Gastrointestinal Acute Radiation Syndrome (GI-ARS)


Clinical Background

An urgent need exists for therapies that protect against toxicities resulting from exposure to radiation in the context of terrorism, nuclear accident or war. Recognizing this need, the United States government has implemented initiatives to develop agents to treat civilian casualties and to protect emergency response personnel from such an event.
The acute illness caused by exposure to a high dose of penetrating radiation to the body is referred to as Gastrointestinal Acute Radiation Syndrome (GI-ARS). The symptoms are anorexia, severe nausea, vomiting, cramps and diarrhea. Subjects with severe cases of this syndrome usually die within 2 weeks. The cause of death is usually infection, dehydration and electrolyte imbalance as a result of destructive changes in the GI tract and bone marrow.
Currently, only potassium iodide is recognized as a radio-protectant in this context, protecting only the thyroid from ingested radioactive iodine. Our laboratory has developed both a GI-ARS model using C57Bl/6 and C3H mice exposed to total body irradiation (TBI) or with shielding of the long bone to focus exclusively on toxicity occurring within the GI tract.

Preclinical Models

Model Description Length Endpoints
Total Body Irradiation (TBI)
Mice are exposed to doses of total body irradiation. 18 days Survival, Blood Cell Counts, GI Bacterial Translocation, Histology
TBI With Long Bone Protection
Mice are exposed to doses of total body irradiation however one hind limb is shielded. 18 days Survival, Blood Cell Counts, GI Bacterial Translocation, Histology

 

Total Body Irradiation (TBI)

There is critical need to develop therapies to prevent radiation exposure related deaths resulting from gastrointestinal and bone marrow toxicities. To test the efficacy of compounds that target the GI tract, bone marrow, or both, we have developed a mouse model of total body irradiation that represents the likely scenario of exposure in the human population. Animals are placed in a pie-shaped multi-chamber plastic restrainer and placed inside the radiation source. A single precise dose of total body irradiation at varying levels is administered to groups of mice to generate a dose response curve in both weight and survival. Compounds designed to prevent exposure related deaths can be evaluated on the basis of overall weight and survival alone, or additional histological endpoints can be examined to address the mechanism of action.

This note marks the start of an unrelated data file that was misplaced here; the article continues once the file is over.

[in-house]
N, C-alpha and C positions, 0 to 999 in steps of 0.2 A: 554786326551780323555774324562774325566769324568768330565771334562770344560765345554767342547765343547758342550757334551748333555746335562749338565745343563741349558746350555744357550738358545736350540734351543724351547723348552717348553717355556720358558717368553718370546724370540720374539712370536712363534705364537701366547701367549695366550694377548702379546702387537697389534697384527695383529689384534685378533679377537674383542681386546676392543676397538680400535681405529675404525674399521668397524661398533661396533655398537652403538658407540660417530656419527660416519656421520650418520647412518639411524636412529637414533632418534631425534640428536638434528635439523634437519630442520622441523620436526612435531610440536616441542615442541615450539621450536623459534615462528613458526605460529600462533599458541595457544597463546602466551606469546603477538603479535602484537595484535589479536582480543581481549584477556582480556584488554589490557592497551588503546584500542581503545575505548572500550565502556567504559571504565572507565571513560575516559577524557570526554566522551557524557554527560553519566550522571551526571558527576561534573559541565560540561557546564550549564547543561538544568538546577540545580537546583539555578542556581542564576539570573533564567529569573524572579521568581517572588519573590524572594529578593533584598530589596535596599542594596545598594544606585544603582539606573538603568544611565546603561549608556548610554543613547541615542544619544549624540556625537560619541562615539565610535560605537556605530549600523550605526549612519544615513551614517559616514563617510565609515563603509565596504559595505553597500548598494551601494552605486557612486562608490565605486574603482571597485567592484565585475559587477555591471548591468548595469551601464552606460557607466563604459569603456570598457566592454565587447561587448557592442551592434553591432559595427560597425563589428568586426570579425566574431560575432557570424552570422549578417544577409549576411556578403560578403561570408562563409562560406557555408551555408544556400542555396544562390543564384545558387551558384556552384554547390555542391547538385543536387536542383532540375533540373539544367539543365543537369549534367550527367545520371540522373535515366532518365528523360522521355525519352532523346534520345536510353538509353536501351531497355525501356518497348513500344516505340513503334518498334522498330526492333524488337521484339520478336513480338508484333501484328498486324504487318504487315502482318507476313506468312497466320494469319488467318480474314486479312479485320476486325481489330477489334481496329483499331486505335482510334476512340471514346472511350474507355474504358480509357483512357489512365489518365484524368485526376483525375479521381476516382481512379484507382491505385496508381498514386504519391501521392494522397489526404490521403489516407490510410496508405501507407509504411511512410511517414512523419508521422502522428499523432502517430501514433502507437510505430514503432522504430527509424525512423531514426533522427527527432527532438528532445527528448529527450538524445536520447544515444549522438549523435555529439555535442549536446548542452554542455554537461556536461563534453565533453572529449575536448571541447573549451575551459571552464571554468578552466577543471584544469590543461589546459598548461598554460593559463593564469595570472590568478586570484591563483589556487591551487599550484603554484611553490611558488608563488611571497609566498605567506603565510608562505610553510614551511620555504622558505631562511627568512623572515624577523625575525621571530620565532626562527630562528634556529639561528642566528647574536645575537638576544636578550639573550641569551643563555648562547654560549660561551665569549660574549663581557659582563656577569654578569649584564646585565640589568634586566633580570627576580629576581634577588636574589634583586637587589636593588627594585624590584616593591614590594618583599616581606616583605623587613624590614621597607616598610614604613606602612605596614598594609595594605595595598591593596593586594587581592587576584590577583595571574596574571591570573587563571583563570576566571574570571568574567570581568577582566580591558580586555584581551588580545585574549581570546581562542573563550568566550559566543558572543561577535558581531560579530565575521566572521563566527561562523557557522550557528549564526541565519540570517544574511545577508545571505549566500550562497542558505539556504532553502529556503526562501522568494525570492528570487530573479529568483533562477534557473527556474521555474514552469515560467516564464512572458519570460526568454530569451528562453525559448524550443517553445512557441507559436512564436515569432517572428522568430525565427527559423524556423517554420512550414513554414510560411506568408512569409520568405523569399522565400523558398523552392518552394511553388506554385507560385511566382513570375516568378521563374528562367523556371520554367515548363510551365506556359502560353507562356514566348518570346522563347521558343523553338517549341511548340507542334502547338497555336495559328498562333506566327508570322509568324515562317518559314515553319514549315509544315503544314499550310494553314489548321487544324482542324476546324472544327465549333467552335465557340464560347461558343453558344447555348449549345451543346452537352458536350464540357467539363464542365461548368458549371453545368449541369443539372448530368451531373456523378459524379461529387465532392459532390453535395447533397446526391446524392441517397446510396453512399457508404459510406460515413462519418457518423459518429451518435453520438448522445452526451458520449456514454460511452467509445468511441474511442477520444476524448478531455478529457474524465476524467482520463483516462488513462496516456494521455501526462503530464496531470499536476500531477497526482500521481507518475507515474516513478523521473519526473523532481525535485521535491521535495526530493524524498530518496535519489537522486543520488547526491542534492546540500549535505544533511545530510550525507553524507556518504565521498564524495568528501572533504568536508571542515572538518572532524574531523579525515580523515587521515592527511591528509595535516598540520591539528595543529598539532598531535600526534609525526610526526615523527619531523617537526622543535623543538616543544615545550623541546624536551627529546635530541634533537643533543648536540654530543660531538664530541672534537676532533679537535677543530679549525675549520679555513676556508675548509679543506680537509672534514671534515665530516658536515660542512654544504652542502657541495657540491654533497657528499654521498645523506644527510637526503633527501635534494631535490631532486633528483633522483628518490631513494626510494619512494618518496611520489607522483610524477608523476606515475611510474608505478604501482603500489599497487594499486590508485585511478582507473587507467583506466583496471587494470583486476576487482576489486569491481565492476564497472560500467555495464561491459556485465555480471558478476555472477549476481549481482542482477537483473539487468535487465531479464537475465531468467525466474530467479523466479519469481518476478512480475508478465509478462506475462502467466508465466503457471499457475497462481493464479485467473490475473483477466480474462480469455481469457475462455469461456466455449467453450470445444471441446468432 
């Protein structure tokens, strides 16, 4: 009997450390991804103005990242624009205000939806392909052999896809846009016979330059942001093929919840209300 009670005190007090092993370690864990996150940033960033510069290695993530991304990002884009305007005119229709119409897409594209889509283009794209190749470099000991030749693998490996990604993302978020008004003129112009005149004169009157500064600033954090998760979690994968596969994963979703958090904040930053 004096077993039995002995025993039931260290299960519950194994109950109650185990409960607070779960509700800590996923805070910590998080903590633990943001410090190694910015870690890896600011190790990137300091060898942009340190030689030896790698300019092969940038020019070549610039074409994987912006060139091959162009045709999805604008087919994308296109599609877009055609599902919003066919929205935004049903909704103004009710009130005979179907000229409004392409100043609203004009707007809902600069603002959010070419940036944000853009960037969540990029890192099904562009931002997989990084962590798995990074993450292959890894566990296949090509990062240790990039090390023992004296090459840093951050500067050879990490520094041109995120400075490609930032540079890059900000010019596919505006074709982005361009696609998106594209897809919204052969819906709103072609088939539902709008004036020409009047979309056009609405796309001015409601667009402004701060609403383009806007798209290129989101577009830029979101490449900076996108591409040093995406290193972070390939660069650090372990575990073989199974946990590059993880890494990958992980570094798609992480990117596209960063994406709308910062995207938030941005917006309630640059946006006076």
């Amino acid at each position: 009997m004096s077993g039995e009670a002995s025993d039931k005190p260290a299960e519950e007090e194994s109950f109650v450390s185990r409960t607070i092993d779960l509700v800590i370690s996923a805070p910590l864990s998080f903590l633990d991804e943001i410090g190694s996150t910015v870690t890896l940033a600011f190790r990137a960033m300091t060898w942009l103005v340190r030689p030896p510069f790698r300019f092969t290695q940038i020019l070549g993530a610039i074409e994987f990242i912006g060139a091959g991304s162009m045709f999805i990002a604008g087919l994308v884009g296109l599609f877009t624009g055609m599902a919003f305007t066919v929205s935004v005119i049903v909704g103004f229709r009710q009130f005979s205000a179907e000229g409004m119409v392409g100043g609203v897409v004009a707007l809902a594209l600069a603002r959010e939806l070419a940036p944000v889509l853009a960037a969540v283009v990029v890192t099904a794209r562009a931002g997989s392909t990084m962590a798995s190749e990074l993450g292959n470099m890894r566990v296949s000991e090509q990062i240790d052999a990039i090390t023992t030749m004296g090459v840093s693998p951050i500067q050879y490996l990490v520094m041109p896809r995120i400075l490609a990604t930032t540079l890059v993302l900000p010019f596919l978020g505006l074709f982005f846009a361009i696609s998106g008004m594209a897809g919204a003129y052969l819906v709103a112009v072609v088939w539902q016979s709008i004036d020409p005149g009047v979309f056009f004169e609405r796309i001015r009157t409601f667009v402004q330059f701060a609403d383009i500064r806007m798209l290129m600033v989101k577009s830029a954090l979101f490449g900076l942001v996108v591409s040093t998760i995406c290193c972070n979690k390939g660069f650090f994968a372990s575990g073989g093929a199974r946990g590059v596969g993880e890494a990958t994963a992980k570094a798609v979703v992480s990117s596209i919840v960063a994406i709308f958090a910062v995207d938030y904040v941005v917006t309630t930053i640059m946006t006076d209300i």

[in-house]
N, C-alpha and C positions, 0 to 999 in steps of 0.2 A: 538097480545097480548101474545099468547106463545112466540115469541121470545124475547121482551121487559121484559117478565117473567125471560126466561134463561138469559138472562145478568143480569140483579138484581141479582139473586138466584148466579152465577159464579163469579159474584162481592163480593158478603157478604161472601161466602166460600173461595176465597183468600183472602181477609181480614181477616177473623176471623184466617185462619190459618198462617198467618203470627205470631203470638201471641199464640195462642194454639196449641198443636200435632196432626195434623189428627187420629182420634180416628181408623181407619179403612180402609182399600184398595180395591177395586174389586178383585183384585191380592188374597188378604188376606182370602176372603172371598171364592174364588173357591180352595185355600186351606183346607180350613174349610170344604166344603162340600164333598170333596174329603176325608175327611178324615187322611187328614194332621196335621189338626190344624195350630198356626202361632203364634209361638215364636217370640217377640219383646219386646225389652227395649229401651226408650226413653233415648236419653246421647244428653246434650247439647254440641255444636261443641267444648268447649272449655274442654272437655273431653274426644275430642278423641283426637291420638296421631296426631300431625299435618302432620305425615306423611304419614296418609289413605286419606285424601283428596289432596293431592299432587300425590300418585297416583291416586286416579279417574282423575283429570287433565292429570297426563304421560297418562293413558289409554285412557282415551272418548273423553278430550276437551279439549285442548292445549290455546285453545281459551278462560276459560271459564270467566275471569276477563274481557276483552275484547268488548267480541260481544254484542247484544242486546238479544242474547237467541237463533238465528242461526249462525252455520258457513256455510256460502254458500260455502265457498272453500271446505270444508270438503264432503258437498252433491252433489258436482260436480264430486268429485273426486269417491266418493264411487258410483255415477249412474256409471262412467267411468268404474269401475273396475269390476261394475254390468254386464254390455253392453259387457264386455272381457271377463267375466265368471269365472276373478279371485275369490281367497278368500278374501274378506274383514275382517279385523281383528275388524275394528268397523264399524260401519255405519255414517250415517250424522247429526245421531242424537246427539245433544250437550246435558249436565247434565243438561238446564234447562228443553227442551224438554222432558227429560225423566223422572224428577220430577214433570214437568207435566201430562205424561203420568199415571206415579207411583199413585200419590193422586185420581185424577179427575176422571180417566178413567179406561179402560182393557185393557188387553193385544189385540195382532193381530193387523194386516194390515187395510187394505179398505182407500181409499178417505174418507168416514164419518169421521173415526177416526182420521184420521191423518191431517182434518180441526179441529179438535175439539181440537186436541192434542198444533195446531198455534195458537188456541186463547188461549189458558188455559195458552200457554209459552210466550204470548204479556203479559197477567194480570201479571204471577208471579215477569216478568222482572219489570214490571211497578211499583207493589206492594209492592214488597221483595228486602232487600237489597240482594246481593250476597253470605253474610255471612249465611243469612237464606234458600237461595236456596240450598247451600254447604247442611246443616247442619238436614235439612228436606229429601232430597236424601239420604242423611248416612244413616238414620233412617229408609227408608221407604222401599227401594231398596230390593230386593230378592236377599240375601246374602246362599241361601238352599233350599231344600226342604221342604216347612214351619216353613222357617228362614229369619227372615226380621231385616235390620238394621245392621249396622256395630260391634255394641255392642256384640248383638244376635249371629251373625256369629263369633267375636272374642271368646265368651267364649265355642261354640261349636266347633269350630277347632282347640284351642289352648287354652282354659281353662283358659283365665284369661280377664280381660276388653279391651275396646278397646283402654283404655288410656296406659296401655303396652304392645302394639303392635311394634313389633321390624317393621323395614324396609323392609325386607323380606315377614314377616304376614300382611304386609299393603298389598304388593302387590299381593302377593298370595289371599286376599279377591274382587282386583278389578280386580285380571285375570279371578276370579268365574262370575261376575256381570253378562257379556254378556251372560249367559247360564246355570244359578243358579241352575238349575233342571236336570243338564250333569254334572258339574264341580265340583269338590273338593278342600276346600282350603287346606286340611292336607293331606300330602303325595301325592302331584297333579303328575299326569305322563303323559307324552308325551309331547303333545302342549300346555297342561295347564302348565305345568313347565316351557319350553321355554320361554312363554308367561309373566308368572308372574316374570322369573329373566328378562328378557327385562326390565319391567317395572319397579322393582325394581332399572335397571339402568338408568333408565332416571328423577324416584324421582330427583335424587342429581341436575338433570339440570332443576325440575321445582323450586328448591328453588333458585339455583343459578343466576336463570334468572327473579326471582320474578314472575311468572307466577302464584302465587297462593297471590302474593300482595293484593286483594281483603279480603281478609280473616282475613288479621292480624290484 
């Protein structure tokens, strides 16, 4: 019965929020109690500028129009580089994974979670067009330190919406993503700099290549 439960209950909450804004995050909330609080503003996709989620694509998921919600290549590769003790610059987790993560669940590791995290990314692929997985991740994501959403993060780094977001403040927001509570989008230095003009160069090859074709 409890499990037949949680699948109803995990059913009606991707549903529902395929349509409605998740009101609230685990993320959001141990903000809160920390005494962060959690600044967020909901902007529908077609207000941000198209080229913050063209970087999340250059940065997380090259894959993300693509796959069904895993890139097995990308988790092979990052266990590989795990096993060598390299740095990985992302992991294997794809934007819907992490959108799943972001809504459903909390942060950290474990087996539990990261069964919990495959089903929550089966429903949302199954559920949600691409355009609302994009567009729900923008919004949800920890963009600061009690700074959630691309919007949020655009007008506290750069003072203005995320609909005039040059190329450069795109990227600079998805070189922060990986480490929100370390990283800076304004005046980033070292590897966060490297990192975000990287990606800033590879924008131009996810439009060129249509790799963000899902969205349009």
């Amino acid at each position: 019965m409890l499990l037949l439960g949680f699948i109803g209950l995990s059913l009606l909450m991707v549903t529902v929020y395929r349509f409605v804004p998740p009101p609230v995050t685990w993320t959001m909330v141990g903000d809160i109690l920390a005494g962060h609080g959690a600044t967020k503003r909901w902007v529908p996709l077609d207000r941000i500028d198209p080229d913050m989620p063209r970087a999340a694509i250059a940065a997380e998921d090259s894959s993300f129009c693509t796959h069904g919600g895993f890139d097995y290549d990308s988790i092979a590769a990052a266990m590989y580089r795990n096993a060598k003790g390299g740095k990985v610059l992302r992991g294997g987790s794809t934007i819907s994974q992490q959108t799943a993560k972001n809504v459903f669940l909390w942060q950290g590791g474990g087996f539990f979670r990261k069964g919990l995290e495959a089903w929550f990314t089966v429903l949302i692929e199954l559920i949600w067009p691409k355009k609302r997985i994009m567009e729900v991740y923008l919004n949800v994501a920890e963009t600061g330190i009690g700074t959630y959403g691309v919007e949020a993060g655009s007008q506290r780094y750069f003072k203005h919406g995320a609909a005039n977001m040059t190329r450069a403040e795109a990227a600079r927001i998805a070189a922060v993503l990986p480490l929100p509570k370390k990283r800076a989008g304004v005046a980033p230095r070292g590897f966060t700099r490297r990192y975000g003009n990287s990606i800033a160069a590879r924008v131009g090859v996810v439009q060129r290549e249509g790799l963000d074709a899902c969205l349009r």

Percent Weight Change (TBI)

 

Survival (TBI)

 

TBI with Long Bone Protection

Exposure to high levels of ionizing radiation results in toxicities of the gastrointestinal (GI) tract that often lead to death. There is a critical need to develop therapies that treat the damaged GI tract to reduce or prevent exposure-related deaths. To test the efficacy of compounds that target the GI tract, we have developed a mouse model of total body irradiation with long bone protection so that the GI toxicities can be studies independently of those occurring in the bone marrow. Animals are placed in restrainers on a platform with lead shielding covering one hind limb. A single precise dose of total body irradiation at varying levels is administered to groups of mice to generate a dose response curve in both weight and survival. Compounds designed to prevent exposure related deaths can be evaluated on the basis of overall weight and survival alone, or additional histological endpoints can be examined to address the mechanism of action.


Percent Weight Change (TBI + Long Bone Protection)

 


Survival (TBI + Long Bone Protection)

 

Normal Jejunum

Damaged Jejunum


Images above represent the epithelial architecture of the villi and crypts of normal jejunum (left) and damaged jejunum (right) 4 days after exposure to radiation.